Former Canadian Foreign Minister Dr Lloyd Axworthy took to the podium at the FIIA seminar on the economic potential of Northern Dimension politics. During his term as Foreign Minister Dr Axworthy was an outspoken champion of the concept of human security. He again employed this concept as one of the bases of his presentation which itself was peppered with anecdotes from an eventful career. He argued that Nordic cooperation, especially under the auspices of the Arctic Council, makes both economic and ethical sense. The ethical dimension was emphasized in the speech – perhaps slightly contrary to the official seminar topic and perhaps also expectedly, given Dr Axworthy’s political legacy.
Human security refers to threats to the well-being of individual citizens as opposed to the dangers that nation states face in the international arena. A striking example offered by Dr Axworthy of a topical human security problem concerns the indigenous peoples of the Arctic regions and the impact unsustainable economic development, consequent climate change and melting of the polar ice caps have on their traditional way of life. In this case sustainability has already become a direct human rights issue. The Inuit peoples happen to be the first disaffected by climate change, the rest of humanity risk sharing their fate in the not-too-distant future. Dr Axworthy views the Arctic Council, the 11-year-old intergovernmental forum composed of Canada, the US, the Nordic countries and Russia, as an organization well-equipped for dealing with human security issues in the Arctic region. The organization already reacted to the warning signs of climate change over 10 years ago when the attention of the international community was still directed elsewhere. The Council also includes representatives of the indigenous peoples of the Arctic regions. The potential of the Council must be further realized with more funding and efficient instruments of governance. Referring to the latter, Dr Axworthy emphasized the importance of multilateral ratification of an international treaty governing Arctic waters, such as the UN Convention on the Law of the Sea, still unratified by the US.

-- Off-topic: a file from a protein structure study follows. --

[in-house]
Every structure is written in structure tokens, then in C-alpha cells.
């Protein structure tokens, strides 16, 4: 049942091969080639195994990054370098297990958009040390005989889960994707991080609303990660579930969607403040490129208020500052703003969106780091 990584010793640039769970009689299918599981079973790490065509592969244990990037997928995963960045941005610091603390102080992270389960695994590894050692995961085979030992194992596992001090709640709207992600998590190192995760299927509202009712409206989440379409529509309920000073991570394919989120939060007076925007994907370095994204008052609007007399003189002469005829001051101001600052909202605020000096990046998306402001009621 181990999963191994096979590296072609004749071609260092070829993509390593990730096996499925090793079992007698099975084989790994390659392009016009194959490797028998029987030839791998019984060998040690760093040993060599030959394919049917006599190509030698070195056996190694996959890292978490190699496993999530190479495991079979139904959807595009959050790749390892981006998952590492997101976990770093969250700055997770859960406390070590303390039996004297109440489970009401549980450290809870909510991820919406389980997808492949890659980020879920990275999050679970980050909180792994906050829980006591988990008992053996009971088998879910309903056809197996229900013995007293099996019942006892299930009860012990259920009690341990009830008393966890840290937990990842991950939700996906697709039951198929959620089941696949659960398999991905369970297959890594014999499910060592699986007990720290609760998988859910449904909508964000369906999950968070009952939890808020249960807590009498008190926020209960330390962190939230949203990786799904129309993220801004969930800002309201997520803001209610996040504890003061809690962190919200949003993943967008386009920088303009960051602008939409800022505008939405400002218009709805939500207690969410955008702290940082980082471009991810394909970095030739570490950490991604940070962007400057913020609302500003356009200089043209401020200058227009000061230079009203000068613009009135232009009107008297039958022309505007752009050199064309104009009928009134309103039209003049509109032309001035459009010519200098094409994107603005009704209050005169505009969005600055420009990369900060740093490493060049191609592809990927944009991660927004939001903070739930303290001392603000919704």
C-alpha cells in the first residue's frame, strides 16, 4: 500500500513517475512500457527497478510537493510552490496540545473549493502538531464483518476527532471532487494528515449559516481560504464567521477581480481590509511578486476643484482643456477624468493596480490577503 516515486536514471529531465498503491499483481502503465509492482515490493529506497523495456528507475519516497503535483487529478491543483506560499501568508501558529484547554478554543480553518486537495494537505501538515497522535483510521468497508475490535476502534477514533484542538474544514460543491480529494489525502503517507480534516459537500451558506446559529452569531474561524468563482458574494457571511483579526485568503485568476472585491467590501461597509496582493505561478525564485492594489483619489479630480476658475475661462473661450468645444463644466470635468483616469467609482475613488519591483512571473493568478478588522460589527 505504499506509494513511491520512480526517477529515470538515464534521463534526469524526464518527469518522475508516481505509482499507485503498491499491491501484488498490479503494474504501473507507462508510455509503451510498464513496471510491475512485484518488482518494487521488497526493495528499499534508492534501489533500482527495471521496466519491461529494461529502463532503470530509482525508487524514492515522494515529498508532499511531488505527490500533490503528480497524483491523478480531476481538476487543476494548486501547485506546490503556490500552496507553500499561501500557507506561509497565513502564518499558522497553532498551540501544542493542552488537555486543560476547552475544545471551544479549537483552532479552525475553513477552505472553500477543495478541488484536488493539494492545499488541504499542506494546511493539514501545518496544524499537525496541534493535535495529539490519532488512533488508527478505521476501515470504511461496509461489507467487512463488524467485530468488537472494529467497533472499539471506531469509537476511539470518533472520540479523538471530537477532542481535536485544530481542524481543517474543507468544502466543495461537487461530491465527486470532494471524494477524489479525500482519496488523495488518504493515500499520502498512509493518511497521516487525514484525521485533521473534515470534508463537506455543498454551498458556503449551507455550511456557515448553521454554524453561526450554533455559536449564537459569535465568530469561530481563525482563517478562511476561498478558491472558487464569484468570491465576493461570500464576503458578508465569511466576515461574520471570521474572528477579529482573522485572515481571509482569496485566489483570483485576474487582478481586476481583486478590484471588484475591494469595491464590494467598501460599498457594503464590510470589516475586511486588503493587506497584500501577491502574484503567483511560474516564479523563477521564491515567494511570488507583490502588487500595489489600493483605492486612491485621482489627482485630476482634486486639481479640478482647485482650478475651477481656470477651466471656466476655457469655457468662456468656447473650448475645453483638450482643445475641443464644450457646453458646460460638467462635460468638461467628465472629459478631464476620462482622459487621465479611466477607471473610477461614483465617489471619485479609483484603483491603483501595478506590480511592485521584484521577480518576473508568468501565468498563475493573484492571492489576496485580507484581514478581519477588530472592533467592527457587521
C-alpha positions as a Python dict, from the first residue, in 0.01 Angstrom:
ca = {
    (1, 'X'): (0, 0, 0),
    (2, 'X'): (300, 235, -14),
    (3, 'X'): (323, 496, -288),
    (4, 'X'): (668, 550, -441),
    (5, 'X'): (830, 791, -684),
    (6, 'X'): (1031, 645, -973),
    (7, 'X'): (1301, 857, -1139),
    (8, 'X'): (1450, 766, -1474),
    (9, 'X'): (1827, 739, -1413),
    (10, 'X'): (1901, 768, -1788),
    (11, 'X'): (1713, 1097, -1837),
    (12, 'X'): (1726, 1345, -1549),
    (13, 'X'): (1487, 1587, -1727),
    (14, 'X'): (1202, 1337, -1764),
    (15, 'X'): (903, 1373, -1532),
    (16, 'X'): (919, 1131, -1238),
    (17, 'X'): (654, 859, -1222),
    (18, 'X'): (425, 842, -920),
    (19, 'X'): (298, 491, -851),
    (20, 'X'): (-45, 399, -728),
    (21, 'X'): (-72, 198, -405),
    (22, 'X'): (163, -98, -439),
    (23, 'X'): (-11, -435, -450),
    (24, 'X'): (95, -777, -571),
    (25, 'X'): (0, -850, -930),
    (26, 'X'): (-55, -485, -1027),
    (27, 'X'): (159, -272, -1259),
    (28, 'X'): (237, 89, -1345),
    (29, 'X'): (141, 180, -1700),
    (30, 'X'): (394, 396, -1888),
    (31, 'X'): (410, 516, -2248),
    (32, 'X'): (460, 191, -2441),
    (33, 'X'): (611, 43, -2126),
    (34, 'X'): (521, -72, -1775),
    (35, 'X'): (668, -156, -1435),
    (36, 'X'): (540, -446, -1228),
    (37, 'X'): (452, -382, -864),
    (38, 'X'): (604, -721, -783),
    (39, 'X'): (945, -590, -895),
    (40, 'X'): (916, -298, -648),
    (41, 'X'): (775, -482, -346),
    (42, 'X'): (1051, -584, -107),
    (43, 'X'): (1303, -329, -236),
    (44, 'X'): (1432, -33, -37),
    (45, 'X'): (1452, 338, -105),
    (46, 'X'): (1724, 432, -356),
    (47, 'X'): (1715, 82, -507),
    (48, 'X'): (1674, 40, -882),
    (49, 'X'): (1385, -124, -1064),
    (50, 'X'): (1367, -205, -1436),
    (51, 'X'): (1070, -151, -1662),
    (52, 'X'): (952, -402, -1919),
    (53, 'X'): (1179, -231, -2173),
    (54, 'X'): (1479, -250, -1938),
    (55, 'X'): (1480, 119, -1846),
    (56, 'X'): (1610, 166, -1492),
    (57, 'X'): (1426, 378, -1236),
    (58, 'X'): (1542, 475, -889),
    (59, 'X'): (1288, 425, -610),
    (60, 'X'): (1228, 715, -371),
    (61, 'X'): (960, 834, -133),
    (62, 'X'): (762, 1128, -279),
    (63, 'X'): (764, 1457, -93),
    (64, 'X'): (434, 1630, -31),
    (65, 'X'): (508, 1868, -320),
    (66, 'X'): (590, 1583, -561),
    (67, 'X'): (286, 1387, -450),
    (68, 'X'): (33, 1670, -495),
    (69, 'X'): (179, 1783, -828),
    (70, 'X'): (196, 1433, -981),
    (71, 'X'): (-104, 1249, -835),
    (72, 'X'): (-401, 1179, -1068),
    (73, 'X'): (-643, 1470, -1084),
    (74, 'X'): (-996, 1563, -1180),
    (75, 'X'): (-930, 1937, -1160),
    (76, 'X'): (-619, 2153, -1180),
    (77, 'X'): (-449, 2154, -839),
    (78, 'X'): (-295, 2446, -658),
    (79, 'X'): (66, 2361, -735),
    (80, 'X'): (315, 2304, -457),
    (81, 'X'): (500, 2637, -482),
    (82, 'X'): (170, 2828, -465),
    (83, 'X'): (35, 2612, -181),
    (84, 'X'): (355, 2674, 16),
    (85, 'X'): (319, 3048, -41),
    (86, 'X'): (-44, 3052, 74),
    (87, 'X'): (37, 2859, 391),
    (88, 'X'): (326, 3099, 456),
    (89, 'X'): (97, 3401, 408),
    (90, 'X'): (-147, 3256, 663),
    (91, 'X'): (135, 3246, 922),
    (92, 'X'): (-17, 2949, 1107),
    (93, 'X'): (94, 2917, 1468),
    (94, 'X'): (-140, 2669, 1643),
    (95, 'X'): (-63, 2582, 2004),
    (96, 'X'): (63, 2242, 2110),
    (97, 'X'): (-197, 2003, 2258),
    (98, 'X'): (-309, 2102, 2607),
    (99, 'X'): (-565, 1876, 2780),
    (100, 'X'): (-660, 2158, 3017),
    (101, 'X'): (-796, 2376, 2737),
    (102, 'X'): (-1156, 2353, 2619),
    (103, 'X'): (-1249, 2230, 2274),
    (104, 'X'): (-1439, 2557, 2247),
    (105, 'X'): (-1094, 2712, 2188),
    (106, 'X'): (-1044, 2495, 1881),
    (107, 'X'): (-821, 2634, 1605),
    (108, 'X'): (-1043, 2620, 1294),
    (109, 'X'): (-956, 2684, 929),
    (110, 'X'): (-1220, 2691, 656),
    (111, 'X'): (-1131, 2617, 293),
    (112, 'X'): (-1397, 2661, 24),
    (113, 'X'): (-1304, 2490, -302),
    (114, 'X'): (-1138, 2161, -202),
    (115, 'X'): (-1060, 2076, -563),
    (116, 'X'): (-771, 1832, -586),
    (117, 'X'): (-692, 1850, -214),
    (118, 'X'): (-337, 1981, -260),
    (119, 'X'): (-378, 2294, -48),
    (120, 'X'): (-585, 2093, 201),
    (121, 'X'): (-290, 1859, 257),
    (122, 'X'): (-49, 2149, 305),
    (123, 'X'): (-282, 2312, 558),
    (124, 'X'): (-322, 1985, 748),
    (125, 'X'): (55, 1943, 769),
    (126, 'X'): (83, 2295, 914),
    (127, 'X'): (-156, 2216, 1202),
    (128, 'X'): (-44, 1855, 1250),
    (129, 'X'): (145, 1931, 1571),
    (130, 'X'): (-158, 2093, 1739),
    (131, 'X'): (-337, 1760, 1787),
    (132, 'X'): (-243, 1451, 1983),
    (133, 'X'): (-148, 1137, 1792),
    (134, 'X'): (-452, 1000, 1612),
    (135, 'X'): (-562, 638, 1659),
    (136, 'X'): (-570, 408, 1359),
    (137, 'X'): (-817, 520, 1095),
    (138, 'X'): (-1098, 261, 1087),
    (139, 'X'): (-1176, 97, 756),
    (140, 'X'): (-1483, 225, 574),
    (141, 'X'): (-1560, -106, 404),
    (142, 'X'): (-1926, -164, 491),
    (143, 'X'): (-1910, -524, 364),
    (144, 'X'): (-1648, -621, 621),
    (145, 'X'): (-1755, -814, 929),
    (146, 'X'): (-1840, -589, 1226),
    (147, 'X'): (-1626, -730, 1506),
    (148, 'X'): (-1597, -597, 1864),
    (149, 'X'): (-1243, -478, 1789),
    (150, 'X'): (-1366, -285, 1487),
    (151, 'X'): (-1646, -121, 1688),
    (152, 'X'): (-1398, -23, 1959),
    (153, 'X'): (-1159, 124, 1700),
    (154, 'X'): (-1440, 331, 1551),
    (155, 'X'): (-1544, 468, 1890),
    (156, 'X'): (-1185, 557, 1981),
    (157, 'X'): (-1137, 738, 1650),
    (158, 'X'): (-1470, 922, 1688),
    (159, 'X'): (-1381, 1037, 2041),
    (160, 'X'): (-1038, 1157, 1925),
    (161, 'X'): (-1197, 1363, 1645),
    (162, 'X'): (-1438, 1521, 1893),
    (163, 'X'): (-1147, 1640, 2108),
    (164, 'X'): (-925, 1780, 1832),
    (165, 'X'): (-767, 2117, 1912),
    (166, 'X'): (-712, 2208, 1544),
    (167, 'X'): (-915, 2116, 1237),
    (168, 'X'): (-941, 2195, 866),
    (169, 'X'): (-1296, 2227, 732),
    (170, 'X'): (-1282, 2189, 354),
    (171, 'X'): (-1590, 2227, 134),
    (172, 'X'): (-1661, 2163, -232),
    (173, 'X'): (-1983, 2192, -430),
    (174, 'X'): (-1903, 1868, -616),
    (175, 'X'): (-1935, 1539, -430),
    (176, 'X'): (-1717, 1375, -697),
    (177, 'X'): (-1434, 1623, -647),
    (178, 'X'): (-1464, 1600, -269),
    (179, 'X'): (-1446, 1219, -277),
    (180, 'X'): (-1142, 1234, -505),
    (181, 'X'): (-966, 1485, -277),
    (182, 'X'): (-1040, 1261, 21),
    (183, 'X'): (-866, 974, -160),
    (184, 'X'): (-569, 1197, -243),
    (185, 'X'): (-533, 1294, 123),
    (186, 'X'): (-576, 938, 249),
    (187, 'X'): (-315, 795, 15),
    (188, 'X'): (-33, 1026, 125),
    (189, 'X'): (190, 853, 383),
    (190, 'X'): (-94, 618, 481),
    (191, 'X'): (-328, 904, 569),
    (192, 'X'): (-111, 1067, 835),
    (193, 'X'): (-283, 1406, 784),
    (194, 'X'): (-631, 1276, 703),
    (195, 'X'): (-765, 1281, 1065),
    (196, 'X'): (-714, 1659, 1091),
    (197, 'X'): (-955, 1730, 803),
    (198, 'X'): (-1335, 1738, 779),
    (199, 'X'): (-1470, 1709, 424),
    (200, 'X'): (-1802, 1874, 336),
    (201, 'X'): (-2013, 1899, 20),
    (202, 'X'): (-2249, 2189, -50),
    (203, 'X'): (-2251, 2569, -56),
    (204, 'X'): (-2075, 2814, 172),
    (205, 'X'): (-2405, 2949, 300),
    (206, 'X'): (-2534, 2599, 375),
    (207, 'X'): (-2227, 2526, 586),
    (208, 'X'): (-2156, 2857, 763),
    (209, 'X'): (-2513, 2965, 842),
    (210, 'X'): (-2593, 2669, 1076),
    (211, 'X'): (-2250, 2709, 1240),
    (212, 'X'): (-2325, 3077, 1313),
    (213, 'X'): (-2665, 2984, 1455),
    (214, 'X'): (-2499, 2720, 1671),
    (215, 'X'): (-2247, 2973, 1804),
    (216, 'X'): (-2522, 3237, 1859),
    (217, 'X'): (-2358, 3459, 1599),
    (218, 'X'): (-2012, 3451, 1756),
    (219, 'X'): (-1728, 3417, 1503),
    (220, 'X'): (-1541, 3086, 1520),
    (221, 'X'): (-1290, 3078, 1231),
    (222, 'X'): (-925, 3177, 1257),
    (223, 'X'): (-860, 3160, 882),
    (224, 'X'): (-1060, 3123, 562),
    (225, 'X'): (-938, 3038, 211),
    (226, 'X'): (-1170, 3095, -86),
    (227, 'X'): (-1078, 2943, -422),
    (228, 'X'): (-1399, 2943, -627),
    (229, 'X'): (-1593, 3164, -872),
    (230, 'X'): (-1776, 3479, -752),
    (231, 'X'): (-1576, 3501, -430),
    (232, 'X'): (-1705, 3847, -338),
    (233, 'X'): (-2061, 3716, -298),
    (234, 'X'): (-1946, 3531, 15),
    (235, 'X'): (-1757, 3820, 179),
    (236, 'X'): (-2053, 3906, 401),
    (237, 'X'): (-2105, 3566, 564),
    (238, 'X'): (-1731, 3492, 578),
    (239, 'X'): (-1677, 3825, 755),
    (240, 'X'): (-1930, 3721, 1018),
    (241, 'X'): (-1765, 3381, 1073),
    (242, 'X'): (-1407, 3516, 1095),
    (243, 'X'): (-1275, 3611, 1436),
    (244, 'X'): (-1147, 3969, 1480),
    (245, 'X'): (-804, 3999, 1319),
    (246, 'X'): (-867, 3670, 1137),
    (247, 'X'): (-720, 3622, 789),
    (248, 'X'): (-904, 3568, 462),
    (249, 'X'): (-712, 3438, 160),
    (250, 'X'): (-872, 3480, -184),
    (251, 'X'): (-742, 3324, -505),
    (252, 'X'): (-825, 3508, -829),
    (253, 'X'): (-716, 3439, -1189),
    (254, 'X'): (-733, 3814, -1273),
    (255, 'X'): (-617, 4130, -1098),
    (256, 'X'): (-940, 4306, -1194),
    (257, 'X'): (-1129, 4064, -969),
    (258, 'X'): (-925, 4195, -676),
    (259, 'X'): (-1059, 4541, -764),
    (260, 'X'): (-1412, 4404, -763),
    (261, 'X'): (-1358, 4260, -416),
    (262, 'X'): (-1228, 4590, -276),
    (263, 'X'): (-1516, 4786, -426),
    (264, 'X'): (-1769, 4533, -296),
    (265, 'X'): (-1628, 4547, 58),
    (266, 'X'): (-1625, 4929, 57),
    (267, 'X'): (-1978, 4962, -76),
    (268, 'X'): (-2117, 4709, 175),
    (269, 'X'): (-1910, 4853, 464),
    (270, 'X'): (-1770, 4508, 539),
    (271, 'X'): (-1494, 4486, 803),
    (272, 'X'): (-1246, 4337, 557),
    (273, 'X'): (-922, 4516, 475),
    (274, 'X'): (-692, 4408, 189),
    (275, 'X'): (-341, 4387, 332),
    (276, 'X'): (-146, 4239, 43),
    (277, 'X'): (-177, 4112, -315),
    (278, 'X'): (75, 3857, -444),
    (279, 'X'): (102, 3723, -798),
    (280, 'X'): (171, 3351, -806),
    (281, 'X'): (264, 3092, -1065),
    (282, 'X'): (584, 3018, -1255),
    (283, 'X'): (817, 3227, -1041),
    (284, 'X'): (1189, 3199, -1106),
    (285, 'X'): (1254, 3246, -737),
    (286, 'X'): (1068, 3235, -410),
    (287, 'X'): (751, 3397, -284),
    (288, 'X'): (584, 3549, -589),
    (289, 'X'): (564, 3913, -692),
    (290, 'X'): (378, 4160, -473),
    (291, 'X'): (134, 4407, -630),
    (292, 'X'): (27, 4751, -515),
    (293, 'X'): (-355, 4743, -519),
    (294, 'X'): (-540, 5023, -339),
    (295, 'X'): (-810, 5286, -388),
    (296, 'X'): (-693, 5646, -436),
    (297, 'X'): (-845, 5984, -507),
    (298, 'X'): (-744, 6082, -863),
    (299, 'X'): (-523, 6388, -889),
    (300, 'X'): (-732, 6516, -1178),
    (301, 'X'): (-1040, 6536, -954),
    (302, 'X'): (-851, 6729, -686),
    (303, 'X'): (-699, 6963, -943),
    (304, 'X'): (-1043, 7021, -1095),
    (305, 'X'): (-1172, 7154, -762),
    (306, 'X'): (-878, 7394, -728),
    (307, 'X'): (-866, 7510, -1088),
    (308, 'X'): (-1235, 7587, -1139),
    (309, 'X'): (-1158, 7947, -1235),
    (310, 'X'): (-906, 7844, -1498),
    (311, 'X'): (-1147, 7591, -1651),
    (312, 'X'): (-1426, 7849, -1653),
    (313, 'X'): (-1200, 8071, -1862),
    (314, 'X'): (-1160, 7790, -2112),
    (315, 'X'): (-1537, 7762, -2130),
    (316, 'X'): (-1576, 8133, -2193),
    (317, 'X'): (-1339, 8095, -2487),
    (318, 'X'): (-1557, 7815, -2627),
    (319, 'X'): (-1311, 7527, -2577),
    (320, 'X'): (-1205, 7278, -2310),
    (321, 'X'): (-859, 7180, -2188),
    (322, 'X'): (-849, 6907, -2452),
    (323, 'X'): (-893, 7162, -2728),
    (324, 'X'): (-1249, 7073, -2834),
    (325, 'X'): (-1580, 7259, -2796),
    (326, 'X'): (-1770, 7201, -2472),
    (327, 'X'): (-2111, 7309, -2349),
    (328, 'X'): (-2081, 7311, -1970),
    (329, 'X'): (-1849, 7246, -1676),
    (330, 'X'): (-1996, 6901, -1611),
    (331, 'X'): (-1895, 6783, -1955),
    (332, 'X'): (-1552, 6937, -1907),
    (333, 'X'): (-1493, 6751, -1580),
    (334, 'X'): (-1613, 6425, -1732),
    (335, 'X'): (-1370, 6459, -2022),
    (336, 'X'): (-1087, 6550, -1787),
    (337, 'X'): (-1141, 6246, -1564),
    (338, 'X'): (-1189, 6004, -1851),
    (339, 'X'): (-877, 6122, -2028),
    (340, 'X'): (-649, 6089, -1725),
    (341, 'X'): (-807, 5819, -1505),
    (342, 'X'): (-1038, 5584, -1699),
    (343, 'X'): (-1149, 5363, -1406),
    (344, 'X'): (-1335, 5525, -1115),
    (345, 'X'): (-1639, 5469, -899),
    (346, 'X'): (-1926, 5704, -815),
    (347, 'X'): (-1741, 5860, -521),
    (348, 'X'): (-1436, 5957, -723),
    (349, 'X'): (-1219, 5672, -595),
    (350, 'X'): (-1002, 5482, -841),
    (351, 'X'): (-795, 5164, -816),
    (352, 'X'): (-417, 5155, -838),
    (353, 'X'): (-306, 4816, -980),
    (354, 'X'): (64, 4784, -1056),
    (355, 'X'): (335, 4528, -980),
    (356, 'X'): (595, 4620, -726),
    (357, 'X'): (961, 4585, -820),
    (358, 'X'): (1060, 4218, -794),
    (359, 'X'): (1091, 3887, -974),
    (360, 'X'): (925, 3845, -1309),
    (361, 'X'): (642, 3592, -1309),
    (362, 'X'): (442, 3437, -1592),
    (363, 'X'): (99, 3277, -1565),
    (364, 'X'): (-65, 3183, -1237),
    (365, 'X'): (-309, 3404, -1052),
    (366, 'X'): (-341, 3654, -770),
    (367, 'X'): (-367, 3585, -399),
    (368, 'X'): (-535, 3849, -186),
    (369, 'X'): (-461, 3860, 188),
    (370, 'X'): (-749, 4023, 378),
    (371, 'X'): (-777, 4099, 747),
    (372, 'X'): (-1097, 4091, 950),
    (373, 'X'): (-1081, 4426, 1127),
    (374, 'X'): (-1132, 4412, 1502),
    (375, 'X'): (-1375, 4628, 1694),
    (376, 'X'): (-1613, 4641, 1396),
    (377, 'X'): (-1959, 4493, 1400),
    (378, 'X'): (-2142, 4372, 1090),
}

Directing political will northward is ethically sound, then. It would also be economically far-sighted. The potential of the polar regions for global shipping and natural resources extraction is remarkable. Making use of this potential again requires good intergovernmental governance and the Arctic Council would be a natural central point for this type of governance.
Mr Paavo Lipponen responded to Dr Axworthy’s speech with his own, recalling the inception of the Northern Dimension of the EU. Mr Lipponen discussed his environmental concerns, too, and paid tribute to Dr Axworthy´s efforts in the field. Mr Lipponen called for sterner measures for combating climate change, proposing that a clear reduction goal for carbon dioxide emissions be set. Mr Lipponen recalled that, at the time of drafting the EU Northern Dimension, the option of including the US and Canada in the framework was brought up. Inclusion of the US, however, would have proven challenging as US national interest might have collided with the intentions of other actors of the policy framework. The involvement of Russia in the Northern Dimension, on the other hand, was very important and successful. Mr Lipponen has also detected renewed interest in increasing cooperation under the Northern Dimension. The basic structures – agreements and financing – of this cooperation framework are in good working order.
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Lloyd Axworthy is President and Vice Chancellor of the University of Winnipeg. Dr. Axworthy acted Canada’s Foreign Minister from 1995 to 2000 and his extensive political career has spanned 27 years. He became internationally known for his advancement of the human security concept, in particular, the Ottawa Treaty – a landmark global treaty banning anti-personnel landmines. For his leadership on landmines, he was nominated for the Nobel Peace Prize. For his efforts in establishing the International Criminal Court and the Protocol on child soldiers, he received the North-South Institute’s Peace Award.
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Paavo Lipponen is the grand old man of the Finnish political life. He was Prime Minister of Finland from 1995 to 2003, and Chairman of the Finnish Social Democratic Party from 1993 to 2005. Paavo Lipponen also served as Speaker of the Parliament of Finland from 2003 to 2007.